Counterfeit bills cost businesses $1,000, chief says

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Piedmont police released a photo of some of the counterfeit money confiscated from local businesses.

By Mindy Ragan Wood, Staff Writer – Counterfeit money that has been circulating the Piedmont area has had a loss impact of just under $1,000 police officials said.

“We’re working on it,” Chief Scott Singer said, “It is still being investigated. We have possible suspects and we are moving forward. We have collected all the bogus bills that have been passed to our knowledge that have been reported to us.”

The two hardest hit businesses include Sonic and Dollar General. Singer reported that several hundred bogus bills were passed to Dollar General. Last week, Williams grocery store manager reported they had a counterfeit $20 come through the store, which was caught by their bank. Stones Hardware and Piedmont Pharmacy Gifts reported no incidents in their stores.

Singer seems confident the investigation will lead to more than one arrest. At least one suspect has been recorded on video surveillance footage.

“With that we have info that should lead us to the identity of the suspects involved. We believe there are more than one actor involved in separate scams with the bogus bills. We have good evidence and we have solid leads on the actors. We believe there are going to be several incidents of these crimes passing bogus bills,” he said.

The Secret Service has been assisting the Piedmont police department in its investigation.

“We thank the Secret Service for their assistance and in helping identify the forgeries and the bogus bills. We may at the end defer the case to the Secret Service for further action if it involves a federal violation.”

Singer cautions the public to trust their instinct if a bill appears bogus.

“If the bill is questionable, if it doesn’t feel right, look right, had some other writing on it…those kinds of bills are out there,” he said. “Obviously counterfeiters have a number of tricks to make the bill passable.”

Police officials have been providing education materials to merchants to assist them in spotting anything that looks suspicious coming across the counter for payment. They provided an image sheet showing bills and the possible defects in counterfeit money.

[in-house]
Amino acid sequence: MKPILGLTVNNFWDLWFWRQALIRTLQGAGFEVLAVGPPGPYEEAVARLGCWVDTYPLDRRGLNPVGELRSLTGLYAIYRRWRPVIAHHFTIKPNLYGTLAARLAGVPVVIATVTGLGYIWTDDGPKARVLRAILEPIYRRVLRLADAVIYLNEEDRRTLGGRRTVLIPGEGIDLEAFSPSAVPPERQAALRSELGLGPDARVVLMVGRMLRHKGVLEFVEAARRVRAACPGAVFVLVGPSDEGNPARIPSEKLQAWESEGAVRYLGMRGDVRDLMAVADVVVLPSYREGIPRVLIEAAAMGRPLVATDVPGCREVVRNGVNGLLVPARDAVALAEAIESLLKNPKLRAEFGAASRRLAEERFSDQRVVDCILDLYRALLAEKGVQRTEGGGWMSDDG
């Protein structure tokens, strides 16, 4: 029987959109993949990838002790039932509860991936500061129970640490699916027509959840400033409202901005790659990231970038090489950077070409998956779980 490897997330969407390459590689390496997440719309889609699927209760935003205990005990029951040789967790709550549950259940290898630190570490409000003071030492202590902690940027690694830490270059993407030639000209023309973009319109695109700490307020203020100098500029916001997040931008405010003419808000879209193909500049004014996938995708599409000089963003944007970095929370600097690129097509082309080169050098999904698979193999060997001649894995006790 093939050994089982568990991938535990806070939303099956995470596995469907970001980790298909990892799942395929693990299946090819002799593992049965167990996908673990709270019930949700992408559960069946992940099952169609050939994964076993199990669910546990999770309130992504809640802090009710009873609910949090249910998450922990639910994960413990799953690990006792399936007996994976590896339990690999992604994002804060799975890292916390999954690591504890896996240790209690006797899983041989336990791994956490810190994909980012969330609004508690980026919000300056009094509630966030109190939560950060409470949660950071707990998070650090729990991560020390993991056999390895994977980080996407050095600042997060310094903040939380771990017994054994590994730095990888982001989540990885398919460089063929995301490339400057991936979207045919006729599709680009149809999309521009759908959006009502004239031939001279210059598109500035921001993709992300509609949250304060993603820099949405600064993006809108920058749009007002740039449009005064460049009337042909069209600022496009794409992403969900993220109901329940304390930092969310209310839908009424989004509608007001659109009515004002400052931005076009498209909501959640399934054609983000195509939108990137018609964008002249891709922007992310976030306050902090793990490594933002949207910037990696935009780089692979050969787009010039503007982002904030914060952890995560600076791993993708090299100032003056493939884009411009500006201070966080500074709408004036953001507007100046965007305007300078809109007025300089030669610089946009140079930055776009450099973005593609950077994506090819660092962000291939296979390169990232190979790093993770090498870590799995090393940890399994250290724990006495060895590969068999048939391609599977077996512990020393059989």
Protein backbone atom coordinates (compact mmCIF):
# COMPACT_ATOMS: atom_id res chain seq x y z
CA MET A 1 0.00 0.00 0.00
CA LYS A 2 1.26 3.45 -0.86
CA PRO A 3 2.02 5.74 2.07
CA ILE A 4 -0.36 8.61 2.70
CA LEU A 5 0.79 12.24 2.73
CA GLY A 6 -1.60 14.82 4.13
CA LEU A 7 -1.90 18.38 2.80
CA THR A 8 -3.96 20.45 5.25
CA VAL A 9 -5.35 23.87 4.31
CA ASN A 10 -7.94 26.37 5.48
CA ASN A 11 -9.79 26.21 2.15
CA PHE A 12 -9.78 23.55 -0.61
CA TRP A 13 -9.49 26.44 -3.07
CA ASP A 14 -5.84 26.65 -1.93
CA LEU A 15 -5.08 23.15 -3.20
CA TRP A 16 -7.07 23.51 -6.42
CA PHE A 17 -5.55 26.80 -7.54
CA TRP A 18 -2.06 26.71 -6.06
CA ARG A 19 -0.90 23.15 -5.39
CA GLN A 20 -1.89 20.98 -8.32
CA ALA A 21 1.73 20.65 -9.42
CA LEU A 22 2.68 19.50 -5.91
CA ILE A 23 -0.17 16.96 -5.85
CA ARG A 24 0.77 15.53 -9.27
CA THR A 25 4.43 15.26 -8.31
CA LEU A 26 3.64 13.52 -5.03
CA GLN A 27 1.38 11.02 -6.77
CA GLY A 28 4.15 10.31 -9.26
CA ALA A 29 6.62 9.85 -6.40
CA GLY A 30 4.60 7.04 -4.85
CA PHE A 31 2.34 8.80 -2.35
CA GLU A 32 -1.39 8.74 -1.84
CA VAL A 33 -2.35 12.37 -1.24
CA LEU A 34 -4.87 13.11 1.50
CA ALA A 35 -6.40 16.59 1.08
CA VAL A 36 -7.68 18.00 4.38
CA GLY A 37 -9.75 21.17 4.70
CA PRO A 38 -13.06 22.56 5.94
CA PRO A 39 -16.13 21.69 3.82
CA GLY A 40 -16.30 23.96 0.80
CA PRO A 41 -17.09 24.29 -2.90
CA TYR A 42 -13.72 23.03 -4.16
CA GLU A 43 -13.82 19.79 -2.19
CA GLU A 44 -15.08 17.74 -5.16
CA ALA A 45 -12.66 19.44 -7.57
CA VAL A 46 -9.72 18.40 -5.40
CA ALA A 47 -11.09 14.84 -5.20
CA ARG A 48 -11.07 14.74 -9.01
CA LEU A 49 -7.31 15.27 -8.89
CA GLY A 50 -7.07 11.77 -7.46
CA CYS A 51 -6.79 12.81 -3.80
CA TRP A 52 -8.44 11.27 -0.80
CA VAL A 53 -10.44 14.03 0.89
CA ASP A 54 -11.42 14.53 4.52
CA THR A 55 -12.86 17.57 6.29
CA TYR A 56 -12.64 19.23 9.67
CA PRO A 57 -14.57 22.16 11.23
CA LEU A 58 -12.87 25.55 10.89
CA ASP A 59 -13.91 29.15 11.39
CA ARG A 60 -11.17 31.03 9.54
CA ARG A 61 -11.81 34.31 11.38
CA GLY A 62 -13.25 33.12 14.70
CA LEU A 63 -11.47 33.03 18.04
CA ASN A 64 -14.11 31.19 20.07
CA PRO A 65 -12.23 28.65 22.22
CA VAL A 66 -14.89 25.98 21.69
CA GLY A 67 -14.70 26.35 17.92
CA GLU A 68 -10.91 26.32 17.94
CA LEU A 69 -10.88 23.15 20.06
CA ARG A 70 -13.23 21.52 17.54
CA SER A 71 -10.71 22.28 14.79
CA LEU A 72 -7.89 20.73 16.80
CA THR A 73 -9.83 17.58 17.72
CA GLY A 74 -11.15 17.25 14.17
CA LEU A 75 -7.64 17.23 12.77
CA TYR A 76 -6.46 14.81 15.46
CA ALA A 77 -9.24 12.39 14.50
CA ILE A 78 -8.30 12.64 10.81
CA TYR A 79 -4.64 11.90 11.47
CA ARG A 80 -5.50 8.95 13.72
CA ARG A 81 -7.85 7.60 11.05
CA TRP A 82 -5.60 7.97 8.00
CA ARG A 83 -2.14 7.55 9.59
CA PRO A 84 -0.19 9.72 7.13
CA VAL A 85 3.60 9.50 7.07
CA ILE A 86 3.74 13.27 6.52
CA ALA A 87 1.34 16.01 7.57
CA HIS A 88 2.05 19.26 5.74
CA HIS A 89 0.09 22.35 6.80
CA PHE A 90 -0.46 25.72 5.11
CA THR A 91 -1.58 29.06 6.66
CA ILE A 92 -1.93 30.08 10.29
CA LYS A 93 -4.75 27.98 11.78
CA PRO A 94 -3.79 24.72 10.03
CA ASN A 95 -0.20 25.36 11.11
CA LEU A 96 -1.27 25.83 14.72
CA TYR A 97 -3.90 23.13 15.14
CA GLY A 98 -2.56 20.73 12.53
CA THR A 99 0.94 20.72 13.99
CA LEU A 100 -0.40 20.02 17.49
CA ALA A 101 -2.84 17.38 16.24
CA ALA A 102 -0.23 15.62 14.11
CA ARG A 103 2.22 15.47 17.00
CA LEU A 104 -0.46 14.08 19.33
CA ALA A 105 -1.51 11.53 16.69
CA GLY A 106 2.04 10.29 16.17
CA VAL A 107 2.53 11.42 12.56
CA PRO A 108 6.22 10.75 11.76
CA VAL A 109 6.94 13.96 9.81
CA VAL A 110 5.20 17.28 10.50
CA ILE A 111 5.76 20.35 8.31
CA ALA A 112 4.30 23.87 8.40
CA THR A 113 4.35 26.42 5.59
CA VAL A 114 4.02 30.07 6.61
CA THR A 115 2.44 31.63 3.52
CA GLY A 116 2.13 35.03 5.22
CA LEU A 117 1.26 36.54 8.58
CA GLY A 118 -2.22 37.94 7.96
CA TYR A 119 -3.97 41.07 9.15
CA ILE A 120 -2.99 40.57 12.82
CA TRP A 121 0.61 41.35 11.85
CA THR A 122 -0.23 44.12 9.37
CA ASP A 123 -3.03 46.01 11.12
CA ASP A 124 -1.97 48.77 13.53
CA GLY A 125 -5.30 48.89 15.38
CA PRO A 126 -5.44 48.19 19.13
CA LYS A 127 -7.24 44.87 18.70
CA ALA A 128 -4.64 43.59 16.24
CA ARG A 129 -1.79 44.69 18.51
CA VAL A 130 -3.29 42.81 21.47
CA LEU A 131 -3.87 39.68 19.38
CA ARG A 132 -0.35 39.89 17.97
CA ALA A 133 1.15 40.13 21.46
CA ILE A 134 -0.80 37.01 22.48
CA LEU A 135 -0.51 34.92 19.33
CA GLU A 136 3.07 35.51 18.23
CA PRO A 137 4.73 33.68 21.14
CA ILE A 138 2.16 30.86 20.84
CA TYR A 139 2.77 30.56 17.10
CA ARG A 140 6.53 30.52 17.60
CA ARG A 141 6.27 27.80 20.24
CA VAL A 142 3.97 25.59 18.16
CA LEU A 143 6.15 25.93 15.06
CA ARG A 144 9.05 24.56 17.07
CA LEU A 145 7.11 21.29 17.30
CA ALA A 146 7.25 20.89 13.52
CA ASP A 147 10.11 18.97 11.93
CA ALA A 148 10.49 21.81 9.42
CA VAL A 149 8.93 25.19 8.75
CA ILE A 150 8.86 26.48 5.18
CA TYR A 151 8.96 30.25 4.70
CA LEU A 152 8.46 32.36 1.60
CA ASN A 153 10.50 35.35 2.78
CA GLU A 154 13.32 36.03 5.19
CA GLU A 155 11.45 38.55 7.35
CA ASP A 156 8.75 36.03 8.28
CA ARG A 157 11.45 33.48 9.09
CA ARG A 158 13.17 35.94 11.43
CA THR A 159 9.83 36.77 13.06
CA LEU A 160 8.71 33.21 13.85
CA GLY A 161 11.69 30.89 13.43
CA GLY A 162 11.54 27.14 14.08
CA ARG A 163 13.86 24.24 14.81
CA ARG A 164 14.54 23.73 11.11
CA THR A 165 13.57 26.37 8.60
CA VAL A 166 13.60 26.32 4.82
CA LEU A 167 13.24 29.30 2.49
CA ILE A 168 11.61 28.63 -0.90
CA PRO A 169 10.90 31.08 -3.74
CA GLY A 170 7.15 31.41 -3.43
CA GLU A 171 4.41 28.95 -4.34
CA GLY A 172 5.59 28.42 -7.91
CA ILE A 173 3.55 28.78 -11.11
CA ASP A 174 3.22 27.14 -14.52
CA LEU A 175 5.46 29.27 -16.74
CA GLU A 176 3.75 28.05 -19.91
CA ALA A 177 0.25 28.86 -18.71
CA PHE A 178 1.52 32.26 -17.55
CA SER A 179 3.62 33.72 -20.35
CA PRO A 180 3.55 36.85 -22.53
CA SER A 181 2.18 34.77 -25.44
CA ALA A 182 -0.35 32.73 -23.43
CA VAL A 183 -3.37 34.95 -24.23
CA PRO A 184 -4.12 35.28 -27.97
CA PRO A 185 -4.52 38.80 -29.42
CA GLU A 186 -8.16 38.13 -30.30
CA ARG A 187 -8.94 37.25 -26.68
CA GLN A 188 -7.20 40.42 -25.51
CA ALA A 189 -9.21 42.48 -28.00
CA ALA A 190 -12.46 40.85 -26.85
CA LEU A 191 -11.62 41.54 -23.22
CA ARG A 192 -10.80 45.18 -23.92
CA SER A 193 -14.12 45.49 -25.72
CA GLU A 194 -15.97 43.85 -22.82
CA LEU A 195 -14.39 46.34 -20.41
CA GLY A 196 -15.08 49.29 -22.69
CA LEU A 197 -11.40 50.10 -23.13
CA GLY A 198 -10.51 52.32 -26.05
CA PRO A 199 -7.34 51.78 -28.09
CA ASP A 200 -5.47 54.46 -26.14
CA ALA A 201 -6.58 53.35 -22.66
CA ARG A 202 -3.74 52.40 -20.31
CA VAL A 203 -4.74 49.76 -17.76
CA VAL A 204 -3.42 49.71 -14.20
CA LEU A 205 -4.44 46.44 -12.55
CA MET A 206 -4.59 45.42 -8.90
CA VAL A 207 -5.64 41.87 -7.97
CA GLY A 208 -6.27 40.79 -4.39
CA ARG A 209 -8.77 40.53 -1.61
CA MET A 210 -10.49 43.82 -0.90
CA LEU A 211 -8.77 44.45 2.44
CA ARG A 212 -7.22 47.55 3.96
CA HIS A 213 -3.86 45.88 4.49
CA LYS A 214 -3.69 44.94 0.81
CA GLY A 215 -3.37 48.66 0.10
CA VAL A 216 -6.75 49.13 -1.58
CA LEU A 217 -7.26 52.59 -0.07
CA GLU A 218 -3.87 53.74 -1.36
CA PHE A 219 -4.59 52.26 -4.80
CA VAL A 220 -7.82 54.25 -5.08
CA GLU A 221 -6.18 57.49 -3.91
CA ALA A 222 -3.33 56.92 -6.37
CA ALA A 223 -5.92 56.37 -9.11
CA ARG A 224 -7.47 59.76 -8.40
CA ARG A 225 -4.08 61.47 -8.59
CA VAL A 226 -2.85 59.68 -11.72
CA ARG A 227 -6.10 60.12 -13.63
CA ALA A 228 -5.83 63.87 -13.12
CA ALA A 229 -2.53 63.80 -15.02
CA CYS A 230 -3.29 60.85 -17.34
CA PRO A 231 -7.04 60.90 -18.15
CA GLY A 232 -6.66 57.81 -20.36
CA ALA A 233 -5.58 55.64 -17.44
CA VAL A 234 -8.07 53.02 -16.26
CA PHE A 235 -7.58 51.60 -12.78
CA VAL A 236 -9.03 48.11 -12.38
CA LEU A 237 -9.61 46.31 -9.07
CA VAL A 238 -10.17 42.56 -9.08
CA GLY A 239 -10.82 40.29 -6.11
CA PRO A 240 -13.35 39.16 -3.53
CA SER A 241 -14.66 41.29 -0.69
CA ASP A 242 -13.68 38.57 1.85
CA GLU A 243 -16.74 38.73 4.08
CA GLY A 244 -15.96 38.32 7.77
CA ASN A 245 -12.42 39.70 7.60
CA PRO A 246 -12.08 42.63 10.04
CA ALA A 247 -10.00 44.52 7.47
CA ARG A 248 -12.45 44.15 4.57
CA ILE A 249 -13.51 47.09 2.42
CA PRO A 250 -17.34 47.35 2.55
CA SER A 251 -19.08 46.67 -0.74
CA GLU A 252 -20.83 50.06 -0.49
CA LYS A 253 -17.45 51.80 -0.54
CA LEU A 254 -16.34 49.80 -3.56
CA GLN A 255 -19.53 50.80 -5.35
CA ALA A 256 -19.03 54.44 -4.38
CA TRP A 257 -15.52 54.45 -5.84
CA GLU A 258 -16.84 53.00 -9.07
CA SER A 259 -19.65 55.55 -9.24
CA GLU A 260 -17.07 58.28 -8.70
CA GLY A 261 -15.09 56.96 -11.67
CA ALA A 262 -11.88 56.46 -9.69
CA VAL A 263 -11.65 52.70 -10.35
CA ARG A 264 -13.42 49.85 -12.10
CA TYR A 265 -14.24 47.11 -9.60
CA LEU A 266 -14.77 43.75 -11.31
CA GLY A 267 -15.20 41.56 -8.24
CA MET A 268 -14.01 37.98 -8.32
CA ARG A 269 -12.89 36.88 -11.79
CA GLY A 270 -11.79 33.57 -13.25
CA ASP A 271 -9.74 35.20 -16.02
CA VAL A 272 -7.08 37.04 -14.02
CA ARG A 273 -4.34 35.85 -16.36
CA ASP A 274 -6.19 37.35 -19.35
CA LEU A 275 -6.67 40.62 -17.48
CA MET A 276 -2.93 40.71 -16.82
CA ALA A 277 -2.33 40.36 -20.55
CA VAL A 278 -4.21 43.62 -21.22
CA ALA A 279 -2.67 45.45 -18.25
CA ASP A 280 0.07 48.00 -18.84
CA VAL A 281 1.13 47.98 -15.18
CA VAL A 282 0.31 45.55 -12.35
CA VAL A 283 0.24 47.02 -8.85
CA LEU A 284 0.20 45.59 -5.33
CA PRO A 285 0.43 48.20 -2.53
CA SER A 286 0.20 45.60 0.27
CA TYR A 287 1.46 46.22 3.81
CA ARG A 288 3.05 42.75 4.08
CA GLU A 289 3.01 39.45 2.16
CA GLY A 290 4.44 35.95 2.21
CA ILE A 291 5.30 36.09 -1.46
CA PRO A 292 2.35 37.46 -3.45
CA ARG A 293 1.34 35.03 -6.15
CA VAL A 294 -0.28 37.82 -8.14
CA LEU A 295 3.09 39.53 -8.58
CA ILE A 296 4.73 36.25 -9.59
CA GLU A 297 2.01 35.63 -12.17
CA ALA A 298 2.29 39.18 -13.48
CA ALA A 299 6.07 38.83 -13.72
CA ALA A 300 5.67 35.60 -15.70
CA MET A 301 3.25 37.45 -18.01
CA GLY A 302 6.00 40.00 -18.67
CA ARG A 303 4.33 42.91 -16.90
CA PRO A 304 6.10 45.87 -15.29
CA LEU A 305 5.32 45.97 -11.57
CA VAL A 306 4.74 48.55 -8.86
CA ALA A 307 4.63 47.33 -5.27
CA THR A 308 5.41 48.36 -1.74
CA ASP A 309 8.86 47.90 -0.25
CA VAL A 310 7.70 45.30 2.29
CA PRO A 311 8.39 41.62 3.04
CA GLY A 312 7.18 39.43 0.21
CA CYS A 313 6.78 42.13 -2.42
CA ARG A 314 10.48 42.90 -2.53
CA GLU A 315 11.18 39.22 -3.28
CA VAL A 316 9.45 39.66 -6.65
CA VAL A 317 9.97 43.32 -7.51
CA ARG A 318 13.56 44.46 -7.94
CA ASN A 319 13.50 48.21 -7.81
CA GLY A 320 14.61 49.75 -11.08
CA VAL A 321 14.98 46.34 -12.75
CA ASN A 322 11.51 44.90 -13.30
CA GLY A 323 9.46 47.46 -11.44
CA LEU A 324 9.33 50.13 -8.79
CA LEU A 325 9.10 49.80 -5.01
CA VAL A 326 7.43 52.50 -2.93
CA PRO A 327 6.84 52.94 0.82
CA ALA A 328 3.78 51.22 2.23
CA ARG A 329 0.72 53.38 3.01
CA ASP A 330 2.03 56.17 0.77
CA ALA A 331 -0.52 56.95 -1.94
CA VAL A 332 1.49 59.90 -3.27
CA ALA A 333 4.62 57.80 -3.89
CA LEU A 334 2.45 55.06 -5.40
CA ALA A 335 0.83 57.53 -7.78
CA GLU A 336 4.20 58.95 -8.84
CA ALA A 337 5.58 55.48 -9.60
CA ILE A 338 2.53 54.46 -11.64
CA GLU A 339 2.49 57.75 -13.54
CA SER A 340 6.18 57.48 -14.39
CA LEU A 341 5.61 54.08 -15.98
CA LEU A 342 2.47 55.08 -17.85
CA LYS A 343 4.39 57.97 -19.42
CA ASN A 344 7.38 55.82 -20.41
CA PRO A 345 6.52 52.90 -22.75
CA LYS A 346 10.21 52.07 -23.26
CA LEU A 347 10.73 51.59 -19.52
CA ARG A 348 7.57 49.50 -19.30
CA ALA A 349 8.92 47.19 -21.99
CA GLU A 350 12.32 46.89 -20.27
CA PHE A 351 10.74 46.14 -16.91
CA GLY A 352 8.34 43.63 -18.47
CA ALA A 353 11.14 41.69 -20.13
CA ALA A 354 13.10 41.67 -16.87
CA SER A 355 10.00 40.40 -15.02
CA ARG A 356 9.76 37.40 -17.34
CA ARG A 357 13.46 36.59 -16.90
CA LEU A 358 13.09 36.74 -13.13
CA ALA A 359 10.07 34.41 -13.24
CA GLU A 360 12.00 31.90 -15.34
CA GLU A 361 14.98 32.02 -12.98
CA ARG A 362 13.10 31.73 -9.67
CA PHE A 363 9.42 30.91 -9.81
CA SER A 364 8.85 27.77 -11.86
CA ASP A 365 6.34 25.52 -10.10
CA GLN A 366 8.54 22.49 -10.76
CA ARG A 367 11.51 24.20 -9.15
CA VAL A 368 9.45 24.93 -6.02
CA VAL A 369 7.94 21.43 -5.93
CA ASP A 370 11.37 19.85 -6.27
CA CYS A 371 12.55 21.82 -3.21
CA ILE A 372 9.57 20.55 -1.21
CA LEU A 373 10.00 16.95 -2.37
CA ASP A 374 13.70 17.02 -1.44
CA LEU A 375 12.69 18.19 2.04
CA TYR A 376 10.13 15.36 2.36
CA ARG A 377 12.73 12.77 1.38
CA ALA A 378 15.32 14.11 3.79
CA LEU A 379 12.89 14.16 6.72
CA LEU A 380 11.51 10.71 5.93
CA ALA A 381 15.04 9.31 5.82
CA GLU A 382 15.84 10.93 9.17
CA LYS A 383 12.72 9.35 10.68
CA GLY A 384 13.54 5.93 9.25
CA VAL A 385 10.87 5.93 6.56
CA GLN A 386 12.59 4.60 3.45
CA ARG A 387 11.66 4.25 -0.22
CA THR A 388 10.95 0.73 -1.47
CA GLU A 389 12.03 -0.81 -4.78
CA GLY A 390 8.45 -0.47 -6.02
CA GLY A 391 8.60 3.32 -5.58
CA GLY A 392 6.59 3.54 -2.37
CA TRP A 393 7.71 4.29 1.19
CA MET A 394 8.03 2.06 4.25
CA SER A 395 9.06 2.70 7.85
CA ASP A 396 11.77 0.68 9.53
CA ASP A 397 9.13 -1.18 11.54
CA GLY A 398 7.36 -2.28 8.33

“There’s a number of handy pieces of information that we were able to pass out to our merchants…to be aware, have something they can refer to and they can take a look at,” he said. “Educating the public about crimes and what to look for and how to look for it is as much of our job as writing tickets. Education is a huge part of our job.”

The Canadian County Sheriff’s office arrested a suspect four weeks ago who had counterfeit money in $50 and $100 bills. Captain Adam Flowers said last week he did not believe the Piedmont incidents were connected to the prior arrest. Singer said deputies had not contacted them regarding the local investigation.

Signs of bogus bills include blurred ink along the borders, on the printing or text. Authentic U.S. notes have raised printing, so the texture is raised in some places and smooth in others. Legal tender also has a water mark with the president’s face that matches the bill.

The watermark is visible only when you hold it up to the light and appears on the right side.

A security thread is also visible under a black light. Newly printed $100 bills have a security ribbon down the right middle of the bill that is three dimensional. Pens for marking cash as a test are available at office supply stores.

Anyone who discovers a counterfeit bill should separate it from other bills and contact the police at 405-373-1334.